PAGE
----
Commentary: More Likely Than Not

Posted on May 7 2015 - 7:52pm by The StatMan
New England Patriots quarterback Tom Brady warms up before an NFL football game against the Baltimore Ravens, Sunday, Dec. 22, 2013, in Baltimore. (AP Photo/Gail Burton) ORG XMIT: OTK

New England Patriots quarterback Tom Brady warms up before an NFL football game against the Baltimore Ravens, Sunday, Dec. 22, 2013, in Baltimore. (AP Photo/Gail Burton)

 

The decision took a while to materialize, but it is here.  The Patriots cheated.  The Patriots may have broken rules which are not as important as ones to protect player safety, deter gambling, or anything like that.  But, although the commonly-held opinion that a deflated ball did not spur the Patriots to victory in the playoffs against the Ravens and the Colts, or past regular season games, rules were broken.  Rules exist to create a level playing field and to build integrity in the game.  Without integrity, you do not have a sport.  You have entertainment.  You have the WWE.

There is a preponderance of evidence, which is all that is needed.  The NFL is not a courtroom.  Were the Patriots guilty beyond a reasonable doubt?  No.  Was it very possible John Jastremski, an assistant equipment manager for the Patriots, and Jim McNally, an attendant in the officials’ locker room, acted alone?  I suppose.  But, to believe this, as most Patriots fans will, suspends belief in just how well-managed or well-prepared the Patriots have been in the Bill Belichick-Tom Brady Era.  Most football fans would probably agree that no ship in the NFL is run tighter than the New England Patriots.  Nothing happens in Foxborough without the knowledge of their head coach and nothing on the offensive side of the ball happens without the knowledge of their superstar quarterback.

So, how can this subterfuge go on without the knowledge of Bill Belichick or Tom Brady?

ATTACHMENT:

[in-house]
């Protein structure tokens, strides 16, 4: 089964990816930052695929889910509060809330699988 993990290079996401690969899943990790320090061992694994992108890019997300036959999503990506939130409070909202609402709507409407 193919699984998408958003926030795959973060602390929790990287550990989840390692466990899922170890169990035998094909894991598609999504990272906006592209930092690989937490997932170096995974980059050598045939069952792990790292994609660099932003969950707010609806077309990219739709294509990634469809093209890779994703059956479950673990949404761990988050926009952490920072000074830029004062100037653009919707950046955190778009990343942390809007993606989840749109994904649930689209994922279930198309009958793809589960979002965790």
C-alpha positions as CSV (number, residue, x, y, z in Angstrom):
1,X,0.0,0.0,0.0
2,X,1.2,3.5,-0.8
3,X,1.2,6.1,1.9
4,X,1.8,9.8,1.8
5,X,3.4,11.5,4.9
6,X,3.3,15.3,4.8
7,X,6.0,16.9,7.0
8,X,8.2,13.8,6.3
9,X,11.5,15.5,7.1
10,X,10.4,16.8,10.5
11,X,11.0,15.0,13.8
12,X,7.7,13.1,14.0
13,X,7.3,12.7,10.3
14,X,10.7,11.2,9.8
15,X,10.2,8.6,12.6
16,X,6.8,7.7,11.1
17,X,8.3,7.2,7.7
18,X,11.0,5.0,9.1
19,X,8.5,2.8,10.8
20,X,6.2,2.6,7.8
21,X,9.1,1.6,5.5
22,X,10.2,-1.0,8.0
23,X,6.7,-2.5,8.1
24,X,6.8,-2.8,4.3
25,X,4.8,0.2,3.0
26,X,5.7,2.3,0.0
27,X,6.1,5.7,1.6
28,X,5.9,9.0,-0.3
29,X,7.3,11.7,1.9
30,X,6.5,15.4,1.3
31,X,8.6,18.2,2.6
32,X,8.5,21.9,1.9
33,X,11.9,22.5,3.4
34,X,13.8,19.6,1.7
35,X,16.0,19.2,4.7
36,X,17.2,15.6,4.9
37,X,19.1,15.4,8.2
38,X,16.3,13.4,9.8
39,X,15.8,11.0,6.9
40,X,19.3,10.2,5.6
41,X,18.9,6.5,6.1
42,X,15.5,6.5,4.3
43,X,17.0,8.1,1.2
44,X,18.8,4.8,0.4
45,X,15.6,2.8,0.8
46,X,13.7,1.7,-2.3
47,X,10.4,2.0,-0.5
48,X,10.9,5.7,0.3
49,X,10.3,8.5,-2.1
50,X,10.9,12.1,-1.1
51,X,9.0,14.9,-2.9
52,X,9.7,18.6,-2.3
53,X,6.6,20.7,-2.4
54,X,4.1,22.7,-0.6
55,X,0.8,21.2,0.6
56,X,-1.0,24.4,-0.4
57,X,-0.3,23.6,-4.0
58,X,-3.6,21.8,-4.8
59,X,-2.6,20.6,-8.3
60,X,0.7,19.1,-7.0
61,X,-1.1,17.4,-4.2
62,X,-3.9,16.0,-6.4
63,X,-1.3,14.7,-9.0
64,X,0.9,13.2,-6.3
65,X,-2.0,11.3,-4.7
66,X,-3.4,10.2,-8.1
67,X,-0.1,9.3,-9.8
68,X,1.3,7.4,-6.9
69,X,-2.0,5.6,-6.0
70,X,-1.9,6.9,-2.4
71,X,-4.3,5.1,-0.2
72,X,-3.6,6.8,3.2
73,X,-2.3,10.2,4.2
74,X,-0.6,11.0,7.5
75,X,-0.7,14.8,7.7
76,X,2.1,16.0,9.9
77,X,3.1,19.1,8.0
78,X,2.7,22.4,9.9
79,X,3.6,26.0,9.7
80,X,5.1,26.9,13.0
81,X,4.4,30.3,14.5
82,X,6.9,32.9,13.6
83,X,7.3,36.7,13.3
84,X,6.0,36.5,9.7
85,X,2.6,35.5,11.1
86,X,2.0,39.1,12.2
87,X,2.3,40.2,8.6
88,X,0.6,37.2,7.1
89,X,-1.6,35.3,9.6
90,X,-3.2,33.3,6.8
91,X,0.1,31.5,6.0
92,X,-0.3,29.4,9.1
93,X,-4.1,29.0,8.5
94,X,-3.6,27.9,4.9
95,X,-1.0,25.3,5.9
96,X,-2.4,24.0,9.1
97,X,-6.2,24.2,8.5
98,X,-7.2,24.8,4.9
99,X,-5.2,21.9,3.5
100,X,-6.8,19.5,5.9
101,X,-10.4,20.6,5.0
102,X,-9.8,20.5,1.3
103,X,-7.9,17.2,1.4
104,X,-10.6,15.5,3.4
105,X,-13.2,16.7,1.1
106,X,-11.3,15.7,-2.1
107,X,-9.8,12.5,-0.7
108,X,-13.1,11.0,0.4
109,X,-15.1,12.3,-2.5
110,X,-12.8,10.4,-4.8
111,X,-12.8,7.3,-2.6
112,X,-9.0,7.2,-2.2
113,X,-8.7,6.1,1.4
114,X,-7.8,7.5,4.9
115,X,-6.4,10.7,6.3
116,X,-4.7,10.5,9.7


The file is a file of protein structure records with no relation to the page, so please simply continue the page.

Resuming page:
The only statistical analysis you can really point to is the lack of fumbles the offense has had over the past few years, but this is significant.  Fewer fumbles equal fewer turnovers and teams with fewer turnovers win a lot more of their games.  According to Sharp Football Analysis, since the rules concerning the pre-game handling of footballs were relaxed and greatly benefited quarterbacks around the league, the fumble rate of the Patriots went from the middle of the pack to another stratosphere.

Before the rule changes in 2006, the Patriots averaged 42 touches per fumble and the league leader averaged 56 touches per fumble.  While most teams improved, the Patriots’ rate dropped by 76% to one fumble in every 74 touches.  No one in the league improved nearly that much and no one else was within 18 touches.  And, we are not talking about a single game or a half-season,  This is a pretty big sample size, with the seven years before the rule change compared with the eight years after the rule change.

Other than statistics, if Tom Brady could tell the difference between a 12.5-psi football and a 10.5-psi football, which you have to believe he could, it would give him a little extra confidence on making the throws.  Have you ever thrown an over-inflated football, a ball which is tough to grip and hard to direct, versus an under-inflated football, which allows your hand to reach from laces to tip and gives you a better grip that allows you to fire the ball faster out of the chute?  There is a difference.

The court of public opinion is already in session and outside of New England, Tom Brady and every win attached to his name have been called into question.  That might be a bit harsh.  Brady has been one of the most successful quarterbacks in NFL history, with or without his team taping walk-throughs or ordering the equipment manager to deflate footballs.  This was the case of a player wanting to get an edge in any way possible.  Of course, you could say Brady needing an edge is as absurd as Alex Rodriguez needing an edge to hit home runs, but sometimes the best want to make sure they are the best.

Many fans of other teams, and the other teams themselves, want to see the Patriots cut down to size.  The Patriots seem to have a winning formula which has allowed them to be wildly successful with Super Bowl championships and regular season dominance.  In the 21st-century sense, they have been dynastic.  I do not think Deflategate, or Spygate for that matter, changes this.

But, rules were broken and a price must be paid to deter others from pushing the envelope even further.  They could repeal the 2006 rule change and go back to brand-new footballs being used for games, but this would lower the score of the average football game and hurt the product.  And, anyway, those footballs could be tampered with the same way these footballs were.  They should do a better job guarding those footballs after the officials test them before a game.

As for Brady, he deserves to be suspended a couple of games, even without hard, smoking-gun evidence.  This looks bad for everyone: the NFL, the Patriots, and Tom Brady.  The microscope will focus on Brady in the wake of this scandal to see if his offense’s fumble numbers rise.  The microscope will focus on the NFL if they do nothing.

 

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